On the average, five times as many people read the headline as read the body copy. When you have written your headline, you have spent eighty cents out of your dollar. – David Ogilvy
Ever been frustrated trying to come up with an attention-grabbing headline? Yea, me too.
Maybe you’re an email marketer who’s struggling to get people to open up your emails. Or, maybe you’re a fundraiser sending out quarterly emails asking for money, but no one is clicking to open the email, let alone donate.
The job of a marketer, essentially, is to cultivate attention and trust. That’s it.
Gary Vaynerchuck knows a thing or two about attention
So, how do we create engaging headlines that blow up our open rates and break through the noise?
The Copywriter’s Handbook by Robert Bly is full of helpful hacks and methods that will turn your puny headlines into neck-snapping headturners.
Headlines Are Eighty Cents Out Of Your Dollar
The headline is your first impression: it’s the front page of your website, it’s your smile–it’s what David Ogilvy, the “father of advertising,” meant when he famously said that headlines are “eighty cents out of your dollar.”
If your headline sucks, nothing you write matters; it’s Pareto’s principle applied to marketing.
Making the most of your eighty cents starts with knowing what you want the headline to do.
The Four Horseman Of The Headline Apocalypse
Bad headlines are coming to an end.
Usher in the end by knowing what you want your headline to do.
Headlines can do four different things:
1. Get attention -Pick an important customer benefit and present it in a clear and dramatic fashion i.e. “Free New Report on 67 Emerging Growth Stocks” – Merrill Lynch
2. Select the audience – Target a specific type of person and exclude others. i.e. “We’re Looking for People to Write Children’s Books” – The Institute of Children’s Literature
3. Deliver a complete message -Useful when you want to capture people with short attention spans. i.e. “You Can Make Big Money In Real Estate Right Now” – Century 21
4. Draw the reader into the body copy – Useful when trying to get people to read information-dense material (i.e. life insurance, investments etc.). In order to bring people in, you need to arouse their curiosity. This can be achieved through humor, provocative statements, and mystery. i.e. “What Do Japanese Managers Have That American Managers Sometimes Lack?” – Sales letter mailed American business managers.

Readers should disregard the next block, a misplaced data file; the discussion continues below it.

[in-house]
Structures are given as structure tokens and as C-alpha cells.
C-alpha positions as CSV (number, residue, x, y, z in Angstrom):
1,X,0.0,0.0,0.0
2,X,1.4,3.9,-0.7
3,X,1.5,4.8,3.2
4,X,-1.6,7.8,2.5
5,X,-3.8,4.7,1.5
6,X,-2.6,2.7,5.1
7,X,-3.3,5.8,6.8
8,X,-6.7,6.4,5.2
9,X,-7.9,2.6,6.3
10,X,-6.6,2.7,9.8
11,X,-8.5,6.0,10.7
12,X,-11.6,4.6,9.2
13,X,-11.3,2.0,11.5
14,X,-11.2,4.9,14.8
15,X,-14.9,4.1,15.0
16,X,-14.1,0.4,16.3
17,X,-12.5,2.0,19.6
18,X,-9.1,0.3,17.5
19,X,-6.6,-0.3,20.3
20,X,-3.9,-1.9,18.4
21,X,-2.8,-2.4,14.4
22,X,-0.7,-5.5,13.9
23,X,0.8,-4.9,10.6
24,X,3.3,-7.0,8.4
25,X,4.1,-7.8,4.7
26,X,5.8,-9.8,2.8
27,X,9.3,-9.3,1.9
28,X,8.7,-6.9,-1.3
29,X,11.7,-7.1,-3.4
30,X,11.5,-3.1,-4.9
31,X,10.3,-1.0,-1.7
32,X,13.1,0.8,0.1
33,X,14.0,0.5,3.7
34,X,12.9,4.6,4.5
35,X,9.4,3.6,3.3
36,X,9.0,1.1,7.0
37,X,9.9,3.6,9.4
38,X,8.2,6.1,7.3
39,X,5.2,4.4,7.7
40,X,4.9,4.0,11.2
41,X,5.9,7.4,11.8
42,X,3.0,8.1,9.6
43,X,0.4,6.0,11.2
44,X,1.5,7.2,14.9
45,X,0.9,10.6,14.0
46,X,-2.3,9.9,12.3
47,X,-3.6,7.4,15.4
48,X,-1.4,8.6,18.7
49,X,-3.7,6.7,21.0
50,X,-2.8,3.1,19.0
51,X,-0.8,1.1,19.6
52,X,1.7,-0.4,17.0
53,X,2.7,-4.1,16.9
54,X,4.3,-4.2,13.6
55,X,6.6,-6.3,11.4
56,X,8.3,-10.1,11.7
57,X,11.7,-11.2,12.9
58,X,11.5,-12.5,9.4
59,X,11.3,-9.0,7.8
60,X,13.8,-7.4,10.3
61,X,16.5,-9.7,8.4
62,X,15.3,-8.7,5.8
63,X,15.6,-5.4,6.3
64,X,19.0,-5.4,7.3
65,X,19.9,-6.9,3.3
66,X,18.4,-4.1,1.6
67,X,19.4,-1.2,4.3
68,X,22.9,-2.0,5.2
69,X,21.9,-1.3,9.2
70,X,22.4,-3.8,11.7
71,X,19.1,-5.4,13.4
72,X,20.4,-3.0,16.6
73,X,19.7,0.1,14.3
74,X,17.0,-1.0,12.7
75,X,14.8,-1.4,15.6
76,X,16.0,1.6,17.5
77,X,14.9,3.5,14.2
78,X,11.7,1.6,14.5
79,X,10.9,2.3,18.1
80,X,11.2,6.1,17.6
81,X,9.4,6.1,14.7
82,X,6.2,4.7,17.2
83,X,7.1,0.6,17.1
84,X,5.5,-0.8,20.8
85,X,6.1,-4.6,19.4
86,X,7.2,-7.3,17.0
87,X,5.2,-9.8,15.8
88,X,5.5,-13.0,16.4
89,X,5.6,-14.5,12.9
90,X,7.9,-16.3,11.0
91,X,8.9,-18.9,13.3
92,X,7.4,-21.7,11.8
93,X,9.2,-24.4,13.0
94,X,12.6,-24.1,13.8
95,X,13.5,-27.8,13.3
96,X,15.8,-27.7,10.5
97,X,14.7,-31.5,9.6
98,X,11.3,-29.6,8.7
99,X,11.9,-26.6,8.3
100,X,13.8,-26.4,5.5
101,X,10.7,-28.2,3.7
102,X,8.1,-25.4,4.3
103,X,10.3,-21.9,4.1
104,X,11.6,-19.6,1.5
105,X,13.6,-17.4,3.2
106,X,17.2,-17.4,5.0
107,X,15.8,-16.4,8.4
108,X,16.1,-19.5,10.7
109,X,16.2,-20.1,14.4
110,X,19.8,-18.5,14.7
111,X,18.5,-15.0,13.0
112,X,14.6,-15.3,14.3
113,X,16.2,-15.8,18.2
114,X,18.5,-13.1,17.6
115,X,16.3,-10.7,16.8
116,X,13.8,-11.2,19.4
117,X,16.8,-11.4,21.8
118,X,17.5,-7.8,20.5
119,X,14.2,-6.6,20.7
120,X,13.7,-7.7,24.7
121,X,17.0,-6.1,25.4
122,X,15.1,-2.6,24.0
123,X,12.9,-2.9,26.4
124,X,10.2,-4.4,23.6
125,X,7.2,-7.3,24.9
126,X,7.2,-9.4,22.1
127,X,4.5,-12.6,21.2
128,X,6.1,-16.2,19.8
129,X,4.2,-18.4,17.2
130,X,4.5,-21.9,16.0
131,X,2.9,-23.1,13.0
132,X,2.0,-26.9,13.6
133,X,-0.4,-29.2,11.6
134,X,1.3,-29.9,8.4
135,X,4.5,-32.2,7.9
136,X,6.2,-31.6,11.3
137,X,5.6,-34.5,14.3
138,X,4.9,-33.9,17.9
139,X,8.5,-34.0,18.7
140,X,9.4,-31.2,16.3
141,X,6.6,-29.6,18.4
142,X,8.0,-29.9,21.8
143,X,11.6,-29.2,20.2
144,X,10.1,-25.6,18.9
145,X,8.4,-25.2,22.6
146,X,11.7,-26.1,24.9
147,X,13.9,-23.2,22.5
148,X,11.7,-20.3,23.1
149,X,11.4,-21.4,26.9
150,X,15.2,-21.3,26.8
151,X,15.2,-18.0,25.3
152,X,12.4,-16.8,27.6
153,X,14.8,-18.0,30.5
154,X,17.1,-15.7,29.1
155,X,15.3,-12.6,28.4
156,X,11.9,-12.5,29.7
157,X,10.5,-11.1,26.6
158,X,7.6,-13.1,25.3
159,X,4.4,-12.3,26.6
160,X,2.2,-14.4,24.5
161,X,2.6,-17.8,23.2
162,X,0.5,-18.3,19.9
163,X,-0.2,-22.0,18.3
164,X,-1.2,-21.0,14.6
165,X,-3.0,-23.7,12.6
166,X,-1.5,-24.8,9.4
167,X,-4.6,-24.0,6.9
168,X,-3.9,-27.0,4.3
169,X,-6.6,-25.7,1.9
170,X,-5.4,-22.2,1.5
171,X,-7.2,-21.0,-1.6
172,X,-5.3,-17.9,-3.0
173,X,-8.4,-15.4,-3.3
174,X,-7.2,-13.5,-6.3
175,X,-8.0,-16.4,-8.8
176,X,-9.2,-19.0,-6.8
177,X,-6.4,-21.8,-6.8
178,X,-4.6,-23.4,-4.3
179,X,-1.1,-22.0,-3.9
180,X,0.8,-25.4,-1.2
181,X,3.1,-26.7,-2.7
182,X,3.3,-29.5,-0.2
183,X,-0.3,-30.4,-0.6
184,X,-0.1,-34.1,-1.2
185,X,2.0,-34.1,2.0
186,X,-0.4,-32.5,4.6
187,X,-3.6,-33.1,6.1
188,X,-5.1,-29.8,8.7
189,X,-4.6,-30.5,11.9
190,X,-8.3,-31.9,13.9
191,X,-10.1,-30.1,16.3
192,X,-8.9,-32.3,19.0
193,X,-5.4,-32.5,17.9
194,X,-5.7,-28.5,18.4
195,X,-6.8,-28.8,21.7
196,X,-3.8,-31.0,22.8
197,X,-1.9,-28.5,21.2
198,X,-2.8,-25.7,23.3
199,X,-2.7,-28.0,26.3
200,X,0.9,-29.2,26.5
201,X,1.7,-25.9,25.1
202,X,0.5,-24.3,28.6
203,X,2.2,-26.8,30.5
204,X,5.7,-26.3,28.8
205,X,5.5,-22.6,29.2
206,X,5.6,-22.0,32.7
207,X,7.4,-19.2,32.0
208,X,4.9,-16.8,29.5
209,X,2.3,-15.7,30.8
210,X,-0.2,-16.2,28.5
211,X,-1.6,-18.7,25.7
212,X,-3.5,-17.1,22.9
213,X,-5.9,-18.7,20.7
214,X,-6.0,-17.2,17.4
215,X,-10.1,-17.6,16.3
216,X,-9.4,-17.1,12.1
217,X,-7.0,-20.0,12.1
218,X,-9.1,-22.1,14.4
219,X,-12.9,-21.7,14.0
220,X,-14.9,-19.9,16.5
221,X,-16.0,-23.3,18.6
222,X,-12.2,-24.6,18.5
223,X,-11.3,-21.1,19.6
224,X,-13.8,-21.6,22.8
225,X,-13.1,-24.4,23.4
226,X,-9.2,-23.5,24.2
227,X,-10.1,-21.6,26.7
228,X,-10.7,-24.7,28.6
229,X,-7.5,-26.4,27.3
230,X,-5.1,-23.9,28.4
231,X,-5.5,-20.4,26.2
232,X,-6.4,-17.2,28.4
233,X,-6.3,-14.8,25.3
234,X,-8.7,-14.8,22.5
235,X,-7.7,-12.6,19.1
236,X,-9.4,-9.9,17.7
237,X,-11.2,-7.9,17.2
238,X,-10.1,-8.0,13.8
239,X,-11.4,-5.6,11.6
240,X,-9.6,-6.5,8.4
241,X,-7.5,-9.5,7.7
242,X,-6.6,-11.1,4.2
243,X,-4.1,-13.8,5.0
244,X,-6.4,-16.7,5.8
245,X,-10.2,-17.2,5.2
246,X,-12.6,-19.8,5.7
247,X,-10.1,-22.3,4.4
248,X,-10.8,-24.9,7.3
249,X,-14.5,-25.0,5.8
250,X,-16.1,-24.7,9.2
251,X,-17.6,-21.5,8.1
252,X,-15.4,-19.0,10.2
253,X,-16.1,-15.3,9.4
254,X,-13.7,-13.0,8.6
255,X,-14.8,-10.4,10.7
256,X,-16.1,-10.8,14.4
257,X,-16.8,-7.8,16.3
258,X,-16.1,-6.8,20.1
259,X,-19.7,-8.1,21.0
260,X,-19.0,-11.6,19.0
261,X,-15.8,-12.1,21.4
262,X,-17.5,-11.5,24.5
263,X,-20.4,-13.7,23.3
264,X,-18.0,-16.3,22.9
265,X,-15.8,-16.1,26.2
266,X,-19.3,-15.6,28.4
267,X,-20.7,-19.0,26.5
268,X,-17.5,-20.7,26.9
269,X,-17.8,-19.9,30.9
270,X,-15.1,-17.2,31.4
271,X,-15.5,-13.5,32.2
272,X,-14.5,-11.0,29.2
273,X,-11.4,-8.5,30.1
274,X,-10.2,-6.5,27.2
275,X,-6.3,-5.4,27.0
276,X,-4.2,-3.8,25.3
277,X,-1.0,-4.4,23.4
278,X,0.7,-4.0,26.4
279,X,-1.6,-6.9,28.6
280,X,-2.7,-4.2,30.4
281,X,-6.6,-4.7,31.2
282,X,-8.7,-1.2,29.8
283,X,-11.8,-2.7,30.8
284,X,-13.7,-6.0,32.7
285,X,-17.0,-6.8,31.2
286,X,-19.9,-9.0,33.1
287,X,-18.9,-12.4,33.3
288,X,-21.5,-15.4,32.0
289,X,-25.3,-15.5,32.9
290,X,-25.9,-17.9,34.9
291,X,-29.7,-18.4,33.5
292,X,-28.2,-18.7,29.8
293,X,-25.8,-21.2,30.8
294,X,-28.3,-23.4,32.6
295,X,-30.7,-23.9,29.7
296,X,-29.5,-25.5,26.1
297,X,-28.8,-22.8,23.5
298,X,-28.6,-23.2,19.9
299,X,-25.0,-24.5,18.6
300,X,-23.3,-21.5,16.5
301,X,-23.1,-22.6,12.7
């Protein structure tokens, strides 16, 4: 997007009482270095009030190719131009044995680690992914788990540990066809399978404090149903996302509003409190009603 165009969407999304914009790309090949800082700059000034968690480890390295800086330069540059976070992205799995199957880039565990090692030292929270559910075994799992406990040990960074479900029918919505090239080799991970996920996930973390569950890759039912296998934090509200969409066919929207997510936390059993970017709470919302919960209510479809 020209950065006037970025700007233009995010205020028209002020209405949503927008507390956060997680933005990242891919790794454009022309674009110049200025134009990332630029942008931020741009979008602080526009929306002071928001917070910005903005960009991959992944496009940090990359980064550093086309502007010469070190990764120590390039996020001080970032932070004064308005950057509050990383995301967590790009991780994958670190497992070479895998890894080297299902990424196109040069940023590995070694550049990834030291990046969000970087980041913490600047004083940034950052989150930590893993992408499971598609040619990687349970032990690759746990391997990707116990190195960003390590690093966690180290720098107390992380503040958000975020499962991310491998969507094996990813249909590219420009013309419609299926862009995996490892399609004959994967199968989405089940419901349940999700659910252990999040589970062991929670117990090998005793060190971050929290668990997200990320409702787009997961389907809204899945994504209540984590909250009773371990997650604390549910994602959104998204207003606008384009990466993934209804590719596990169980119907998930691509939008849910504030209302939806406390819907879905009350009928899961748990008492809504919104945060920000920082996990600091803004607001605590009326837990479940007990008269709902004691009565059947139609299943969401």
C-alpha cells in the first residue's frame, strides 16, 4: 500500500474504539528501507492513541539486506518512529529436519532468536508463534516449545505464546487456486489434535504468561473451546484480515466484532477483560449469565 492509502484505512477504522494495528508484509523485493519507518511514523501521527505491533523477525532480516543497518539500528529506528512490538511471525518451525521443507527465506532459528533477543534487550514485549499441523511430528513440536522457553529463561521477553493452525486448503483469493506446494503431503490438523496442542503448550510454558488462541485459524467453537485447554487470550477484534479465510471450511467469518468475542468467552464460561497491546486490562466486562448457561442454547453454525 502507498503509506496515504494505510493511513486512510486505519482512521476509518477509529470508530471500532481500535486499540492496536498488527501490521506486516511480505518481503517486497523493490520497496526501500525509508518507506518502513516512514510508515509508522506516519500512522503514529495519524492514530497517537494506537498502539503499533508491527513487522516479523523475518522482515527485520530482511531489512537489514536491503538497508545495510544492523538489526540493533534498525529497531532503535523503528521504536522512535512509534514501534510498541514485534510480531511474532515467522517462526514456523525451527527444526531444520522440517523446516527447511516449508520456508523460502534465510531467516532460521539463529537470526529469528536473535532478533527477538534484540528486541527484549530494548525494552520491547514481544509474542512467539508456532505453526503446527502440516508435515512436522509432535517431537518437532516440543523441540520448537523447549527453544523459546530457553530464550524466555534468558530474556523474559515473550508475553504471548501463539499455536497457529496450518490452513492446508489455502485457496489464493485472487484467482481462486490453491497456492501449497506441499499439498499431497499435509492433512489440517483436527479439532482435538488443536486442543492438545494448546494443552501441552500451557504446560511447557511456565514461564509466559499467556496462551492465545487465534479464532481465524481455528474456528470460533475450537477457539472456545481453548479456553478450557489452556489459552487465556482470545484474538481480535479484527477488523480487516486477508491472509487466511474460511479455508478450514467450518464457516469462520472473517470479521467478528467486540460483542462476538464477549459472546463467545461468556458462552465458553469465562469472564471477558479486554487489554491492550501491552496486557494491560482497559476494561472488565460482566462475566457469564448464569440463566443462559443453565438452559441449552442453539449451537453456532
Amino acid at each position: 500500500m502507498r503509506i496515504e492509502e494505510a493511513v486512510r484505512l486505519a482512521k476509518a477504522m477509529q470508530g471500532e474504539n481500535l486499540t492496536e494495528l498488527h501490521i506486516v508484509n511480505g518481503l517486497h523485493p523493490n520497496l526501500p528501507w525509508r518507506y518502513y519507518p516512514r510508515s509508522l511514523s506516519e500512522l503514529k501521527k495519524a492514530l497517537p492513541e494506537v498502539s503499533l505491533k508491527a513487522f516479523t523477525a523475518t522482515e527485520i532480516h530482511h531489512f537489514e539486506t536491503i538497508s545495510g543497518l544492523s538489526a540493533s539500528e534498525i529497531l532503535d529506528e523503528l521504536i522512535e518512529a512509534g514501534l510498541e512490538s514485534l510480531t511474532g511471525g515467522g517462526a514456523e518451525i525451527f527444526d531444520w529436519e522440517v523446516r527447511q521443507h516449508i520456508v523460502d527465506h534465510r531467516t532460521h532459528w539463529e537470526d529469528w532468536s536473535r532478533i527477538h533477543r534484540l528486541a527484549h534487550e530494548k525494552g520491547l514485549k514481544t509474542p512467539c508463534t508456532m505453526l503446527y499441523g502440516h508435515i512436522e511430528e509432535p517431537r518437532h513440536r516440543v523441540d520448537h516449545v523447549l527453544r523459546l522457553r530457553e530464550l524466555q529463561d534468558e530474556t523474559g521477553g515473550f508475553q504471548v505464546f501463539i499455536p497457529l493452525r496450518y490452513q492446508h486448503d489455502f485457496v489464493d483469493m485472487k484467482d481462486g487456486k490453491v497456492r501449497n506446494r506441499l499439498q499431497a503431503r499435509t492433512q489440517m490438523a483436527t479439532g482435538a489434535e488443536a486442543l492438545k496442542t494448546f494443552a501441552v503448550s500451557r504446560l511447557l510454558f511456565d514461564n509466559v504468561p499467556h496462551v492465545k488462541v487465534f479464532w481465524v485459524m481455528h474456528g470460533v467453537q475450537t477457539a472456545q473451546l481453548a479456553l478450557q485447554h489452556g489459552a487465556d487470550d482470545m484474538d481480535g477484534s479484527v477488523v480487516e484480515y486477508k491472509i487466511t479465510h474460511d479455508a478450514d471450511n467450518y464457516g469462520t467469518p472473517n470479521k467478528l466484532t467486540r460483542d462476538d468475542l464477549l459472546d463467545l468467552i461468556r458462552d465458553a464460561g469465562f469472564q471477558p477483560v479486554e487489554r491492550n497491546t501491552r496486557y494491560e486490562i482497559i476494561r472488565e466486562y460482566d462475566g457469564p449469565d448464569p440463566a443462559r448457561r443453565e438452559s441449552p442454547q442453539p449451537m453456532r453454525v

Knowing what you want to accomplish and who you are trying to reach will help you come up with better headlines in less time.
The Copywriter’s Handbook Headline Creation Technique
Big ideas come from the unconscious. This is true in art, in science, and in advertising. But your unconscious has to be well informed, or your idea will be irrelevant. Stuff your conscious mind with information, then unhook your rational thought process. – David Ogilvy
The Copywriter’s Handbook suggests creating headlines by asking yourself three questions:
- Who is my customer
- What are the important features of the product?
- Why will the customer want to buy the product? (What product feature is most important to him?)
These questions help you create powerful headlines by helping you understand your customer and the unique selling proposition of your product.
If this technique doesn’t work for you, consider making a list of words related to your product recorded in a swipe file until something comes to mind.
Run Your Headlines Through The 4 U’s Formula
Once you have a headline in mind, run it through the 4 U’s formula to assess its power.
The 4 U’s as told by The CopyWriter’s Handbook:
1.Urgent. – Urgency gives the reader a reason to act now instead of later. You can create a sense of urgency in your headline by incorporating a time element. For instance, “Make $100,000 working from home this year” has a greater sense of urgency than “Make $100,000 working from home.” A sense of urgency can also be created with a time-limited special offer.
2.Unique. – The Powerful headline either says something new, or if it says something the reader has heard before, says it in a new and fresh way. For example, “Why Japanese women have beautiful skin” was the headline in an email promoting a Japanese bath kit. This is different than the typical “Save 10% on Japanese Bath Kits.”
3.Ultra-specific. – Examples: “What never to eat on an airplane,” “Bills it’s okay to pay late,” and “best time to file for a tax refund.”
4.Useful. The strong subject line appeals to the reader’s self-interest by offering a benefit. In the headline, “An Invitation to Ski & Save,” the benefit is saving money.
Does your headline encompass all these things? The Copywriter’s Handbook suggests rating your headline on a scale of 1-4 for each part of the formula and adjusting accordingly.
A Method To The Madness
In the modern world of business, it is useless to be a creative, original thinker unless you can also sell what you create. – David Ogilvy
Writing, marketing, storytelling etc… the more I learn about them, the more I realize that you need more than just creativity to be effective: you need a process.
Coming up with great ideas and telling stories that spread require both sides of the brain (right and left); creativity needs a filter, or it risks flying off the edges into obscurity.
Creating headlines that grab people by the collar is no different.
The Copywriter’s Handbook gives you a method to the madness of headline creation.
Use the proven hacks and techniques in this book, and I’m confident you’ll expand your reach and claim that eighty cents.
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